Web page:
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TO: The New England Journal of Medicine
Re: Hair coloration
To the Editor:
While thumbing through back issues of NEJM during a recent episode of insomnia, I cam across the lively correspondence regarding oddities in hair color, and felt compelled (even at this late date to offer the following episode from my own clinical experience.
The patient, a 28-year-old Caucasian male in good health, has for the past several years now, been having his hair professionally bleached to a striking platinum-blond shade. He has become quite proficient at doing 'touch-up' work on his roots himself, using a variety of commercially made products. It is worthwhile to note that his natural hair color is dark brown, and that his hair and eyebrows are the only areas he has had so treated.
The patient presented himself to the Institute infirmary with an unspecified complaint, and refused to allow the nurse on duty to examine him, or to give a history to her. After some discussion, during which he was plainly uncomfortable, the patient agreed to let himself be seen by a male doctor, without a nurse present.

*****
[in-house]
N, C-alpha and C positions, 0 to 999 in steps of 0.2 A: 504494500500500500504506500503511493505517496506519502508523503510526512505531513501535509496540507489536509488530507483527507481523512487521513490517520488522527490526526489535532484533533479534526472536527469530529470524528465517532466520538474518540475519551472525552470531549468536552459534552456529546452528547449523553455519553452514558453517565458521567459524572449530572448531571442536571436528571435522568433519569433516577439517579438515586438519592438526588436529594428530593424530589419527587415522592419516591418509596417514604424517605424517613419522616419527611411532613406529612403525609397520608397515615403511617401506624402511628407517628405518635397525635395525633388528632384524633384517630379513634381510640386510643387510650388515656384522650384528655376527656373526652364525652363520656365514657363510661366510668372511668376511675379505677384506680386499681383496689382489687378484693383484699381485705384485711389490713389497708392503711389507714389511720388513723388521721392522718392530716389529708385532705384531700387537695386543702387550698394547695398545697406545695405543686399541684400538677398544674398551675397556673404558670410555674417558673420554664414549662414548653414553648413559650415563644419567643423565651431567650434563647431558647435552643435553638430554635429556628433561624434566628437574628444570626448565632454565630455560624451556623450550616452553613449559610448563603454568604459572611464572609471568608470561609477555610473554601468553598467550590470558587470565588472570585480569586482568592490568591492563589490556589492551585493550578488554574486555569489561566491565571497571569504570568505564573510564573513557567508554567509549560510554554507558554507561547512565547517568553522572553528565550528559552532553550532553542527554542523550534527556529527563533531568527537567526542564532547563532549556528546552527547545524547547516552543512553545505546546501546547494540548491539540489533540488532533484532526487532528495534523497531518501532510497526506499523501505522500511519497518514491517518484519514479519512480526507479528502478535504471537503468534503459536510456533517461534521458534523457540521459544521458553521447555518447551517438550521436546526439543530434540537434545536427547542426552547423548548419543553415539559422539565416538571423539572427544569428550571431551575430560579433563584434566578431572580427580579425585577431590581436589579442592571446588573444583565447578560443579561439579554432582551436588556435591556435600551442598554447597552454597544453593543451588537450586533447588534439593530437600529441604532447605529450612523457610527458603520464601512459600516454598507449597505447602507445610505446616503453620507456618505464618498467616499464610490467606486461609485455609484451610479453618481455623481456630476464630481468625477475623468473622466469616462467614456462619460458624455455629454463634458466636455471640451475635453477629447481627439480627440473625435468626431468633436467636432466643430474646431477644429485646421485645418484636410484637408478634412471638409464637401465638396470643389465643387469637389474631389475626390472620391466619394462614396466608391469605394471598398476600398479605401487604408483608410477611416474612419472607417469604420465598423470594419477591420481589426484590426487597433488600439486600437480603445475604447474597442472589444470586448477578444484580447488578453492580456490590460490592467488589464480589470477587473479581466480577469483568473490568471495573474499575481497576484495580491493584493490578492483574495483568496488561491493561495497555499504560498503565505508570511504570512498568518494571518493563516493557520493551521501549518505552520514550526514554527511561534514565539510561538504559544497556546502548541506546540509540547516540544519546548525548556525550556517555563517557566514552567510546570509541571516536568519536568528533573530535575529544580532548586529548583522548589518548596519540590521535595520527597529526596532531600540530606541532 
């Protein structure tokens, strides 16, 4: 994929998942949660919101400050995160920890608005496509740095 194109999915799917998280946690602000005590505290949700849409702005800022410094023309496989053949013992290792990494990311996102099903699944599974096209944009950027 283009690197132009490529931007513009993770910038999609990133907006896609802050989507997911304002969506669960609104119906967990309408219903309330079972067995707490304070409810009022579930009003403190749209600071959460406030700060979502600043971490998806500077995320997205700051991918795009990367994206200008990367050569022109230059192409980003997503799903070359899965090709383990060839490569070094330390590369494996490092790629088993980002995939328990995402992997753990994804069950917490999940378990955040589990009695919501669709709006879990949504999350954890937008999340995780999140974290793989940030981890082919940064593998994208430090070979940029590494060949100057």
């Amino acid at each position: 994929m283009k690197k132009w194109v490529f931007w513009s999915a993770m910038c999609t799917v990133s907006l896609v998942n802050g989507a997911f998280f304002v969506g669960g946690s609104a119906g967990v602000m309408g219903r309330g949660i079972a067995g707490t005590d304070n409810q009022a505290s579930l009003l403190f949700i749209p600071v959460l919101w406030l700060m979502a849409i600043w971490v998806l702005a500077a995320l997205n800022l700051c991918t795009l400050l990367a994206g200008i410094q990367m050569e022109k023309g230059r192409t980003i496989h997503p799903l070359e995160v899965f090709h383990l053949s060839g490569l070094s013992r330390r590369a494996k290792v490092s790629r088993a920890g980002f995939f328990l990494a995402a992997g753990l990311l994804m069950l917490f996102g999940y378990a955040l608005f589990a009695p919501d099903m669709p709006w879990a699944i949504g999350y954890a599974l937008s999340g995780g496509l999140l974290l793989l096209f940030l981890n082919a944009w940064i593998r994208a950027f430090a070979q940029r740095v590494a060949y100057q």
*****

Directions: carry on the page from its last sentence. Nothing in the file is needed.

On examination, it was revealed that the patient was suffering from severe irritation and possible mild chemical burns of the skin of the genital area. Upon questioning, he finally blurted out that, in preparation for a 'hot date' he had attempted to bleach his public hair to match the hair on his head...unable to obtain over-the-counter dye products late on a Sunday afternoon, he had resorted to the use of a strong peroxide solution.
The irritation cleared up within a week, with the use of a topical cortisone ointment.
I believe this incident clearly illustrates the dangers of attempting to use strong chemical products where God did not intend such products ever to be used. Perhaps such products ought to carry a warning label to caution users against this particular problem.
Buckaroo Banzai, M.D.
Banzai Institute for Biomedical Engineering
and Strategic Information
New Brunswick, NJ